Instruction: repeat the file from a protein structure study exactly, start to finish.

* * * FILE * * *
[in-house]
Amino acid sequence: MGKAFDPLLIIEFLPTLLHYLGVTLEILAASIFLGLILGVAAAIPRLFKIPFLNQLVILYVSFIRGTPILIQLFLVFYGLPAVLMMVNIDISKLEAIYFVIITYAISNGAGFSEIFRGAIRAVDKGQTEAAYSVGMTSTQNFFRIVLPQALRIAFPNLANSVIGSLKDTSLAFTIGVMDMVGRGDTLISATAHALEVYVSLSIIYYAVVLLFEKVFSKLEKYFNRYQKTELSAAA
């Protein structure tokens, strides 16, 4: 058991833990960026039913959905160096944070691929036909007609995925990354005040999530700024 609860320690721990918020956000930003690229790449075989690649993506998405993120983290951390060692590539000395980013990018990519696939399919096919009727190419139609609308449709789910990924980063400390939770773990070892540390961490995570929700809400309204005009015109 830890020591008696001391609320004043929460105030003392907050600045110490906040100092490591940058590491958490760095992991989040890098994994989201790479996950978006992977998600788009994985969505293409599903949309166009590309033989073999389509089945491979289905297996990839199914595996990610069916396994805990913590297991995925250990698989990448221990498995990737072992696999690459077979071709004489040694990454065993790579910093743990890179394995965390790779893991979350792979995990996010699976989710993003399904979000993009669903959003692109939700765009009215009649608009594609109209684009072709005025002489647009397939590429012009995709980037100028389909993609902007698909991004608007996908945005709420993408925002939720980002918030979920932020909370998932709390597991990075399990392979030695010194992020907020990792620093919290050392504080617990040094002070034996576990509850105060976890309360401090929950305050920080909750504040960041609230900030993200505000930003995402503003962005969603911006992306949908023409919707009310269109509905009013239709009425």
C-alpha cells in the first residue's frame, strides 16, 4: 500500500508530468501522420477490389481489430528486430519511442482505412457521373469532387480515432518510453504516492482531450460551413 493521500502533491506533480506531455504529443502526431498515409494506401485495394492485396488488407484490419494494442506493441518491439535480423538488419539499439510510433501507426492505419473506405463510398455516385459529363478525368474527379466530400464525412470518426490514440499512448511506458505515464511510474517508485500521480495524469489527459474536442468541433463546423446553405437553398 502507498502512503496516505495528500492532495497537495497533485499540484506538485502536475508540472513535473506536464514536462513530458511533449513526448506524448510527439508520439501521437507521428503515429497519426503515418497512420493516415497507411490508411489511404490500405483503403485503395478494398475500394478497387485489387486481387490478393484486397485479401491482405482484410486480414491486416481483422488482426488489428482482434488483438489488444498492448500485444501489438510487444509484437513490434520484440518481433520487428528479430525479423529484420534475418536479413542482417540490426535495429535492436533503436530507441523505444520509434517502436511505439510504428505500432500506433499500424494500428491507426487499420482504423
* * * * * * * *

[in-house]
Amino acid sequence: MGKAFDPLLIIEFLPTLLHYLGVTLEILAASIFLGLILGVAAAIPRLFKIPFLNQLVILYVSFIRGTPILIQLFLVFYGLPAVLMMVNIDISKLEAIYFVIITYAISNGAGFSEIFRGAIRAVDKGQTEAAYSVGMTSTQNFFRIVLPQALRIAFPNLANSVIGSLKDTSLAFTIGVMDMVGRGDTLISATAHALEVYVSLSIIYYAVVLLFEKVFSKLEKYFNRYQKTELSAAA
């Protein structure tokens, strides 16, 4: 058991833990960026039913959905160096944070691929036909007609995925990354005040999530700024 609860320690721990918020956000930003690229790449075989690649993506998405993120983290951390060692590539000395980013990018990519696939399919096919009727190419139609609308449709789910990924980063400390939770773990070892540390961490995570929700809400309204005009015109 830890020591008696001391609320004043929460105030003392907050600045110490906040100092490591940058590491958490760095992991989040890098994994989201790479996950978006992977998600788009994985969505293409599903949309166009590309033989073999389509089945491979289905297996990839199914595996990610069916396994805990913590297991995925250990698989990448221990498995990737072992696999690459077979071709004489040694990454065993790579910093743990890179394995965390790779893991979350792979995990996010699976989710993003399904979000993009669903959003692109939700765009009215009649608009594609109209684009072709005025002489647009397939590429012009995709980037100028389909993609902007698909991004608007996908945005709420993408925002939720980002918030979920932020909370998932709390597991990075399990392979030695010194992020907020990792620093919290050392504080617990040094002070034996576990509850105060976890309360401090929950305050920080909750504040960041609230900030993200505000930003995402503003962005969603911006992306949908023409919707009310269109509905009013239709009425």
C-alpha cells in the first residue's frame, strides 16, 4: 500500500508530468501522420477490389481489430528486430519511442482505412457521373469532387480515432518510453504516492482531450460551413 493521500502533491506533480506531455504529443502526431498515409494506401485495394492485396488488407484490419494494442506493441518491439535480423538488419539499439510510433501507426492505419473506405463510398455516385459529363478525368474527379466530400464525412470518426490514440499512448511506458505515464511510474517508485500521480495524469489527459474536442468541433463546423446553405437553398 502507498502512503496516505495528500492532495497537495497533485499540484506538485502536475508540472513535473506536464514536462513530458511533449513526448506524448510527439508520439501521437507521428503515429497519426503515418497512420493516415497507411490508411489511404490500405483503403485503395478494398475500394478497387485489387486481387490478393484486397485479401491482405482484410486480414491486416481483422488482426488489428482482434488483438489488444498492448500485444501489438510487444509484437513490434520484440518481433520487428528479430525479423529484420534475418536479413542482417540490426535495429535492436533503436530507441523505444520509434517502436511505439510504428505500432500506433499500424494500428491507426487499420482504423